“No deal is better than a bad deal” was Prime Minister Theresa May’s go-to phrase before the election result. She was talking about Brexit, but she now has another crucial set of negotiations clogging up her in-tray: a “confidence and supply” deal with the Democratic Unionist Party (DUP).
The hung Parliament in last week’s General Election has given the Northern Irish party more power in Westminster than at any point in their history, leaving traders nervously watching negotiations.
The conclusion of negotiations has reportedly been delayed until at least next week, according to the BBC. It's clear, however, that no deal is definitely not better than a bad deal for sterling in these particular negotiations.
By far the worst outcome for markets would be a collapse in the negotiations. Although that is not currently expected (with the DUP unlikely to throw away their huge, new-found power), the back-room dealings are likely to be intensive.
Any failure to reach a deal would weigh heavily on sterling. The pound fell sharply against the US dollar last Thursday evening as the exit poll revealed the hung Parliament, starting above $1.295 and plunging to below $1.265. Since then it has stabilised around $1.27 as investors hold back some judgements on further moves.
A collapse talks with the DUP would lead to another big downward leg for sterling, traders say.
“It would be a pretty sizeable injection of uncertainty,” said Edward Hardy, an economist at World First. "Markets are very sensitive to political developments at the moment."
Before Theresa May revealed the snap election the pound was worth around $1.25 – it jumped on the prospect of a strong majority for May to pursue Brexit negotiations. It would almost certainly return to those levels if negotiations collapse.
A “no deal” situation would also almost certainly bring about another hung Parliament – and leave the government’s Brexit direction hanging in the air as well, weighing further on the chances for the pound’s recovery.
A knee-jerk deal reaction
A “knee-jerk” upwards movement will likely greet a deal, as some of the huge unknowns start to become clear, according to Alexandra Russell-Oliver, currency markets analyst at Caxton FX.
“If we see a deal reached relatively quickly we would see some relief for the pound,” she said. “The longer this set of negotiations go on, the longer uncertainty is extended.”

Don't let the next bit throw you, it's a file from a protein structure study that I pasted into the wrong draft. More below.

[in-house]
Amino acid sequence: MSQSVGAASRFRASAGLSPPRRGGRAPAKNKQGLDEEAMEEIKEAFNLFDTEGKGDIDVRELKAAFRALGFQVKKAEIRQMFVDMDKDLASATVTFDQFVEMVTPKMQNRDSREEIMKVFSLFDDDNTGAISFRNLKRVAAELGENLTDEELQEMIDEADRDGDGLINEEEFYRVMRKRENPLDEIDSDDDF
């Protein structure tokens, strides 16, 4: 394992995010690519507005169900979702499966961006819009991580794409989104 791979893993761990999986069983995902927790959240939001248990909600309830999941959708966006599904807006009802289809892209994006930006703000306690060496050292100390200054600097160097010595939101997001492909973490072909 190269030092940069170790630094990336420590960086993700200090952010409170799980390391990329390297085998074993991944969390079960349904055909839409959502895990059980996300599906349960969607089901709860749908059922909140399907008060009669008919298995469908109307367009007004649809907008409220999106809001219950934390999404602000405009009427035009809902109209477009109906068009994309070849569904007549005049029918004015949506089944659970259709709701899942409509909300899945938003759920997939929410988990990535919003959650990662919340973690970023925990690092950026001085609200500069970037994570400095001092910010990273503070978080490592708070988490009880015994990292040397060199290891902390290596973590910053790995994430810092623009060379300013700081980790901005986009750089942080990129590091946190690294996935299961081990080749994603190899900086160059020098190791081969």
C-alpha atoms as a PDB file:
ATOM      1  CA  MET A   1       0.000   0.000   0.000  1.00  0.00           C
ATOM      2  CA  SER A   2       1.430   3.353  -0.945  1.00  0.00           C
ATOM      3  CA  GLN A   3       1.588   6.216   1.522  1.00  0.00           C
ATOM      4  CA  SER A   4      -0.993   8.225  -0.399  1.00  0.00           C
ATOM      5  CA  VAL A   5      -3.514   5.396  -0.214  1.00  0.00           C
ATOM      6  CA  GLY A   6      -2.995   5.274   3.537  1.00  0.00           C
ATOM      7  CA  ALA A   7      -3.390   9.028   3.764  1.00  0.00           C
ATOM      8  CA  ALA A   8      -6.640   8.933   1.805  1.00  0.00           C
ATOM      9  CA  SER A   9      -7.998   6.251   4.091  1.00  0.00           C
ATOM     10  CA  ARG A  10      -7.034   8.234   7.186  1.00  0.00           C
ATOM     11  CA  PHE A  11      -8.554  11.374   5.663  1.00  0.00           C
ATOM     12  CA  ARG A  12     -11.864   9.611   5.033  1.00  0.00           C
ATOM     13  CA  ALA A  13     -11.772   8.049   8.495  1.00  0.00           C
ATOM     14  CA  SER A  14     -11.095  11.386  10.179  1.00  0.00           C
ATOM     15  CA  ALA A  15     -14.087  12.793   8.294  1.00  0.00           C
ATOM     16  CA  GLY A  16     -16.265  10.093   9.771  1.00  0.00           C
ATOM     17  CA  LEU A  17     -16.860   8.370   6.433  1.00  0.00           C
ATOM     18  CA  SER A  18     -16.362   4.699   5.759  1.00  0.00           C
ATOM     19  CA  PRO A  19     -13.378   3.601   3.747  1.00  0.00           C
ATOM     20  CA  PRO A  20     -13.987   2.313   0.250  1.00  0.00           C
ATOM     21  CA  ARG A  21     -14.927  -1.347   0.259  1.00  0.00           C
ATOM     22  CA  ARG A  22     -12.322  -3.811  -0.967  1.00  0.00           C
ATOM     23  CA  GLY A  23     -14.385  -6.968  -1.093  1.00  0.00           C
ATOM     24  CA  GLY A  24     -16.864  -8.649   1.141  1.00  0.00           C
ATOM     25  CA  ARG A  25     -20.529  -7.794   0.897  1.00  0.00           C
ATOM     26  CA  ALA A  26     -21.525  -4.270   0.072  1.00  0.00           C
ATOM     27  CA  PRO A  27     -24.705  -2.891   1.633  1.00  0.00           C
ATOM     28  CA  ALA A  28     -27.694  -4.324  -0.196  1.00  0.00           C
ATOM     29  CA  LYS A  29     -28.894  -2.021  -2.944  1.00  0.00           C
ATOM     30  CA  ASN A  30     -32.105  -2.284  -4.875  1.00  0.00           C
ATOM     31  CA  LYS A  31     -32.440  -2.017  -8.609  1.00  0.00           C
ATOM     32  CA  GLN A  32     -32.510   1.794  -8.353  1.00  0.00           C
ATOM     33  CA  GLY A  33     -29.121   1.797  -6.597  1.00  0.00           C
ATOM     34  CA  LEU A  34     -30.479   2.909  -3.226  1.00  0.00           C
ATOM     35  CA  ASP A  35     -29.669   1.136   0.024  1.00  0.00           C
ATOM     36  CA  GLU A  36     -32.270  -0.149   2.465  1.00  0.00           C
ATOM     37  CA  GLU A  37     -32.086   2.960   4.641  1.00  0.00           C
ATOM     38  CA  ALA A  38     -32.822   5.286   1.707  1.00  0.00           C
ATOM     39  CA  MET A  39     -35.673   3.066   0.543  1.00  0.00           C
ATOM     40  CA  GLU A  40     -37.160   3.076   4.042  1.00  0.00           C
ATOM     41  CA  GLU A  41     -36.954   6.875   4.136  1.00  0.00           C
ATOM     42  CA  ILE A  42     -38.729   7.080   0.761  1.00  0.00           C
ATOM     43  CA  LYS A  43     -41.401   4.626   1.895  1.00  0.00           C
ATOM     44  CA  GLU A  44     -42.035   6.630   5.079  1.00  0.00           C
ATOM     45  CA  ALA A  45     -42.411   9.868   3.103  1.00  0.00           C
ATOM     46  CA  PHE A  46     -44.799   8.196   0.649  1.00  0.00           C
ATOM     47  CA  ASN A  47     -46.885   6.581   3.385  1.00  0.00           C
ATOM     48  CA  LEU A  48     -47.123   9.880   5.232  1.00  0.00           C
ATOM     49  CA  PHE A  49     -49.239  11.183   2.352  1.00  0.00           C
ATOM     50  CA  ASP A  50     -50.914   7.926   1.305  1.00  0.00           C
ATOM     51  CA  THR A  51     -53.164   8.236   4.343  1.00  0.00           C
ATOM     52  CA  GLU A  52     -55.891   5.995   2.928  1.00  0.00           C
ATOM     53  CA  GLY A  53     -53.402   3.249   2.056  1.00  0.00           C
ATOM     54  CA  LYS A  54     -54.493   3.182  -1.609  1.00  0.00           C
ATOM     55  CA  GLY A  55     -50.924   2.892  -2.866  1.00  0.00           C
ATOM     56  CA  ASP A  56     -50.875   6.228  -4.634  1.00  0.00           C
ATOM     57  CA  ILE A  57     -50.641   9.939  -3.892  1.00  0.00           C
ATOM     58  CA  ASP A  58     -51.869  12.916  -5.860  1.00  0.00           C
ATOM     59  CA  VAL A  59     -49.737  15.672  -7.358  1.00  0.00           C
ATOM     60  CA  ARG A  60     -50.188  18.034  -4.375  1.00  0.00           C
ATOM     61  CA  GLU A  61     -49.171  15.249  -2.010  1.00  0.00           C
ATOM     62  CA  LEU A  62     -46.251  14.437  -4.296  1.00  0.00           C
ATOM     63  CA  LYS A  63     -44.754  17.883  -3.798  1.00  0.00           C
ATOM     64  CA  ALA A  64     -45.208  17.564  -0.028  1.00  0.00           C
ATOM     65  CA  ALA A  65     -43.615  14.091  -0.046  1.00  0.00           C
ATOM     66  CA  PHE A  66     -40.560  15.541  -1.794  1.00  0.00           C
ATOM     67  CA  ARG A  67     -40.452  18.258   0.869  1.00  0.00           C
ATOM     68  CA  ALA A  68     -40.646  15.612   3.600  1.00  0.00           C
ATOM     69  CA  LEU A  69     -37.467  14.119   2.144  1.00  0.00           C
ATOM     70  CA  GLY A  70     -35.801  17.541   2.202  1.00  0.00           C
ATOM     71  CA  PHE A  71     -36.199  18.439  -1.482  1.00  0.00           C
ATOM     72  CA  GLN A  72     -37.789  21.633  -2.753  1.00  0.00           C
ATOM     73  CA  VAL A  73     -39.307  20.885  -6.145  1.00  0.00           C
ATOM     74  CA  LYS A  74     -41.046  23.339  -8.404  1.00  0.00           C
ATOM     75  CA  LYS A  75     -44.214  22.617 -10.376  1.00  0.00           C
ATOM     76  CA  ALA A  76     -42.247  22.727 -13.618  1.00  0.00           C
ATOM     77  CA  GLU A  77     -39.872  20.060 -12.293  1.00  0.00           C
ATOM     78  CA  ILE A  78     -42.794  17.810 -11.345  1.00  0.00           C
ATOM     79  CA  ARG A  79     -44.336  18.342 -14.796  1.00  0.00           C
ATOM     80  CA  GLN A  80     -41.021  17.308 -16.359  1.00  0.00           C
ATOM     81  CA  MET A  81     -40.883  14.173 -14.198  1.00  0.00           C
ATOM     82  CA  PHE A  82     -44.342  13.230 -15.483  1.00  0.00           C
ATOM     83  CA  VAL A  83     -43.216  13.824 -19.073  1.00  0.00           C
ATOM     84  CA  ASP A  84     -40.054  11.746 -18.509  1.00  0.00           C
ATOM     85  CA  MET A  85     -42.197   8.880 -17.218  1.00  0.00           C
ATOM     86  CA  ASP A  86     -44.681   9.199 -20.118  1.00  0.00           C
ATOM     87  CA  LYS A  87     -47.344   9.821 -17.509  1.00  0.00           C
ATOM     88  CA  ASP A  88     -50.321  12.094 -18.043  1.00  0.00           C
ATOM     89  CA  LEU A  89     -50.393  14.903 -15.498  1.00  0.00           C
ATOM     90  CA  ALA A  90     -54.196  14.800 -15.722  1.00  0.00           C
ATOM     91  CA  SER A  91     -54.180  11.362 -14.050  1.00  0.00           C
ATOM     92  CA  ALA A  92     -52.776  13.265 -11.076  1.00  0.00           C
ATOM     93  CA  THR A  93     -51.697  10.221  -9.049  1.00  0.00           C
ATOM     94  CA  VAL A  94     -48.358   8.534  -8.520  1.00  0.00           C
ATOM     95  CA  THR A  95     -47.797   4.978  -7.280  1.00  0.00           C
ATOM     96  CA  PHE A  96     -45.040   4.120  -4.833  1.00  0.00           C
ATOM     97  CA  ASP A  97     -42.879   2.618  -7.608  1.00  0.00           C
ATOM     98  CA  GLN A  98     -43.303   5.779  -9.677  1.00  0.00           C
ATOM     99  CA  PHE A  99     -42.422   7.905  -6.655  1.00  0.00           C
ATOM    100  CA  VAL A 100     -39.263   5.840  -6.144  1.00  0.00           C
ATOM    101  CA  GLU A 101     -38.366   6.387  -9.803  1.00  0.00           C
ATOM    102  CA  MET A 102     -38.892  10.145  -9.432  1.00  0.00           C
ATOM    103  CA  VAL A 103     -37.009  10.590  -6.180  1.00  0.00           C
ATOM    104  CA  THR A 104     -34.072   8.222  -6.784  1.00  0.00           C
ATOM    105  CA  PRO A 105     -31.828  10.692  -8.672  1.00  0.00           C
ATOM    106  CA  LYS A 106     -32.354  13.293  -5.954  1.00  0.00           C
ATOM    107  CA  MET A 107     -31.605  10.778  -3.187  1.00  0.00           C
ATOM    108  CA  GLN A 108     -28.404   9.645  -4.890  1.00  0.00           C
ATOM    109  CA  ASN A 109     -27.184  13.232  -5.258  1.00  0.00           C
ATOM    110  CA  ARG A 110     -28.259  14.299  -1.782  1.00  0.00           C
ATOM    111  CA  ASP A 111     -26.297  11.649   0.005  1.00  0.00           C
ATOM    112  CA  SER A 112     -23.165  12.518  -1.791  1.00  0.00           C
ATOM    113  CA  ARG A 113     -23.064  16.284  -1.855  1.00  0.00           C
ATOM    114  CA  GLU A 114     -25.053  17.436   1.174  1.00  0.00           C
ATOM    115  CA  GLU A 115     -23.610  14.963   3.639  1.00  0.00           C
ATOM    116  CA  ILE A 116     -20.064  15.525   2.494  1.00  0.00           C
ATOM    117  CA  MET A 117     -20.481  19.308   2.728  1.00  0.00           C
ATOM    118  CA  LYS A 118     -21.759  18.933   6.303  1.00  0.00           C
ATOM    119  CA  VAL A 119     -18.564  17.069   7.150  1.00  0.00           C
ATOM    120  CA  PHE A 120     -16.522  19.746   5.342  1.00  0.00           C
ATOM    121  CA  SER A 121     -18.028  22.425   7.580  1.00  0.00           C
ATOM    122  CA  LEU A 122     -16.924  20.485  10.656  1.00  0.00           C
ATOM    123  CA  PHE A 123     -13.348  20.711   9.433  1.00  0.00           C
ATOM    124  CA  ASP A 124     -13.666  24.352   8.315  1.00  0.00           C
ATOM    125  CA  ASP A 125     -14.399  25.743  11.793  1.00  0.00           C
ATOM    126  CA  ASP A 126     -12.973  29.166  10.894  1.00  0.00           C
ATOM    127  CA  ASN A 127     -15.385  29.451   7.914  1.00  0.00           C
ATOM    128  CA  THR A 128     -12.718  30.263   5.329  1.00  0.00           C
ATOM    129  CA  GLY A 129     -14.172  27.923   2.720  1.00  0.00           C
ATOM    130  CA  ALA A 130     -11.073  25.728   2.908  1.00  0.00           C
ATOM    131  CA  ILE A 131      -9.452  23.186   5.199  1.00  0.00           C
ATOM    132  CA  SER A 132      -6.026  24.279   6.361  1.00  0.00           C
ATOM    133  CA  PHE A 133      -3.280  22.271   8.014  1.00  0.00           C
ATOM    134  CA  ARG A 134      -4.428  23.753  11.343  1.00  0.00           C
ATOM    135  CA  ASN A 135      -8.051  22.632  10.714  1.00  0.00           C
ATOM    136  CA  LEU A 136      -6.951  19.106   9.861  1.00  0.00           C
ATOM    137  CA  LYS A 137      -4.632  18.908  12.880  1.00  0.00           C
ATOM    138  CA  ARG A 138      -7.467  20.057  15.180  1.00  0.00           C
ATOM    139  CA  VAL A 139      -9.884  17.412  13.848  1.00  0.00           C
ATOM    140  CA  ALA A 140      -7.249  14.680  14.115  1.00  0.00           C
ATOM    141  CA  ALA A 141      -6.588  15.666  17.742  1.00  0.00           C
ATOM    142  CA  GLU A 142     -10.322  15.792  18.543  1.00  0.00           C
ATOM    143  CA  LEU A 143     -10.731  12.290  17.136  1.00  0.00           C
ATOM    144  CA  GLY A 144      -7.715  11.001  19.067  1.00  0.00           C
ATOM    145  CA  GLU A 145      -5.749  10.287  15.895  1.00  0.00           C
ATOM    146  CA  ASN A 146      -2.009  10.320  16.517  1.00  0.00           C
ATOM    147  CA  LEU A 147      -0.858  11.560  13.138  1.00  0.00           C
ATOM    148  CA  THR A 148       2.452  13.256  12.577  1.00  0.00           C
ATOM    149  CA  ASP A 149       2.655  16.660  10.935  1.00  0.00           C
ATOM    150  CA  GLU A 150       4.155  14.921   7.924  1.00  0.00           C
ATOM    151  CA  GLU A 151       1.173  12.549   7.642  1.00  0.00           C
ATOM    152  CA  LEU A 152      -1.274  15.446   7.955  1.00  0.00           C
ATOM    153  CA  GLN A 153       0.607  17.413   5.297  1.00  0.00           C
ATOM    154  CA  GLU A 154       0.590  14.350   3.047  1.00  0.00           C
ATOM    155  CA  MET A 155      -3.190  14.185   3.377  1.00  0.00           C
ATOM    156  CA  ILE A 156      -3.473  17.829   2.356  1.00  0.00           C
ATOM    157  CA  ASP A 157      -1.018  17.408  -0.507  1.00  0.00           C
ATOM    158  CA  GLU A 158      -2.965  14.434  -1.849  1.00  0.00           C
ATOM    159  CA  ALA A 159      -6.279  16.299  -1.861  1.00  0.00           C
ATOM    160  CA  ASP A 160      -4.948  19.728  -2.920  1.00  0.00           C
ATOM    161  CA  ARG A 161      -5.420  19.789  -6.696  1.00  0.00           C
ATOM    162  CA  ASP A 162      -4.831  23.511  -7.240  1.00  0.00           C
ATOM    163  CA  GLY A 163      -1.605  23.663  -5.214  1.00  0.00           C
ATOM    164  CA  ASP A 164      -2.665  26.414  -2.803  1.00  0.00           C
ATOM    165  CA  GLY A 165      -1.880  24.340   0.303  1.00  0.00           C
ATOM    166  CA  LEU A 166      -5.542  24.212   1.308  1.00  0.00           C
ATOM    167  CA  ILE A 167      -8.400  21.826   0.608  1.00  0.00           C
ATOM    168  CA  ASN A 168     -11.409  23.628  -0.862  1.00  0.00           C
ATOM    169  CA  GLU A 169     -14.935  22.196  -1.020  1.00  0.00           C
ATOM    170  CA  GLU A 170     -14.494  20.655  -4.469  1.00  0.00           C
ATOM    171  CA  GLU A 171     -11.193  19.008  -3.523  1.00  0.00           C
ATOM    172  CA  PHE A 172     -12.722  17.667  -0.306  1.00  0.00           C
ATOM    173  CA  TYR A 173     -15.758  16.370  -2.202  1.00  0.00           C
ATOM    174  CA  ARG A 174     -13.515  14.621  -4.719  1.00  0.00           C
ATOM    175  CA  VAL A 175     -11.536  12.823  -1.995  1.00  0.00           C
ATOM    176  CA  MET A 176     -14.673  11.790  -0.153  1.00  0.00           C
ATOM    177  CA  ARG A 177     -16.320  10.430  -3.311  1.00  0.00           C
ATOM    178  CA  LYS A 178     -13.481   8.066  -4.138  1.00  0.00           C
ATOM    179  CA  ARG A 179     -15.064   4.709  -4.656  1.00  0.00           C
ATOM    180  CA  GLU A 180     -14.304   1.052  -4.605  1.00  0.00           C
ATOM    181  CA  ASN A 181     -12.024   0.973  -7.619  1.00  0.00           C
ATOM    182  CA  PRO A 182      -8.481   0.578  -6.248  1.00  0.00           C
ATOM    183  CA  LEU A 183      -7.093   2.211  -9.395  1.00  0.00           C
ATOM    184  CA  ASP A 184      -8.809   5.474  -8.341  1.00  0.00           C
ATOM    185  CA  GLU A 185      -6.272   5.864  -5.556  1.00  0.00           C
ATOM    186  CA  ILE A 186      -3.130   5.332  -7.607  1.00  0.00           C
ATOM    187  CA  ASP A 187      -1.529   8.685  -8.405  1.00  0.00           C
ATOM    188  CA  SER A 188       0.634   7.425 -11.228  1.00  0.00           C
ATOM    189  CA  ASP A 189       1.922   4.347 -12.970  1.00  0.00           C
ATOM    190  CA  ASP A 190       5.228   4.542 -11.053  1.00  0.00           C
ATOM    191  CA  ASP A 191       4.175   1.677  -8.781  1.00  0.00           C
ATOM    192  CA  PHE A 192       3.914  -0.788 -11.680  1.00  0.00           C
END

Hardy agrees: sterling will jump "once we get a big headline about that formal deal between the Conservatives and the DUP."
But if a deal is reached investors will turn their attention back to Brexit, without doubt the most important matter facing the government and the UK economy.
Investors will be on tenterhooks to see if the deal explicitly addresses the Brexit approach, at least in what is made public.
The government has come under significant pressure to soften its stance on Brexit, with some business figures pushing for the UK to remain in the customs union, or even an push to remain in the Single Market.
The DUP’s thinking on this is clouded: its manifesto demands the UK stays in the customs union to avoid a hard border with the Republic of Ireland, which would almost certainly cause a massive hit to the Northern Irish economy. However, they have also campaigned vociferously for what most analysts consider to be a “hard Brexit” direction.
The next big trigger for sterling’s movement will be an indication of the government’s final position. A “no deal” with Europe could see sterling reach the 40-year-low levels seen in October, below $1.20 against the US dollar.
However, chances of a “soft Brexit” would massively improve the prospects for the currency, with investors likely to perceive a deal which preserves a high degree of access to the EU’s Single Market as positive for the British economy.
Richard Falkenhall, senior foreign exchange strategist at SEB bank, said: “If the British government softens its stance when negotiations with EU begin or if the chance of a constructive agreement on both terms of the UK’s exit and its future relationship with the Union were to increase for some reason, we would argue the pound would probably be too cheap against the euro and dollar at its present levels.”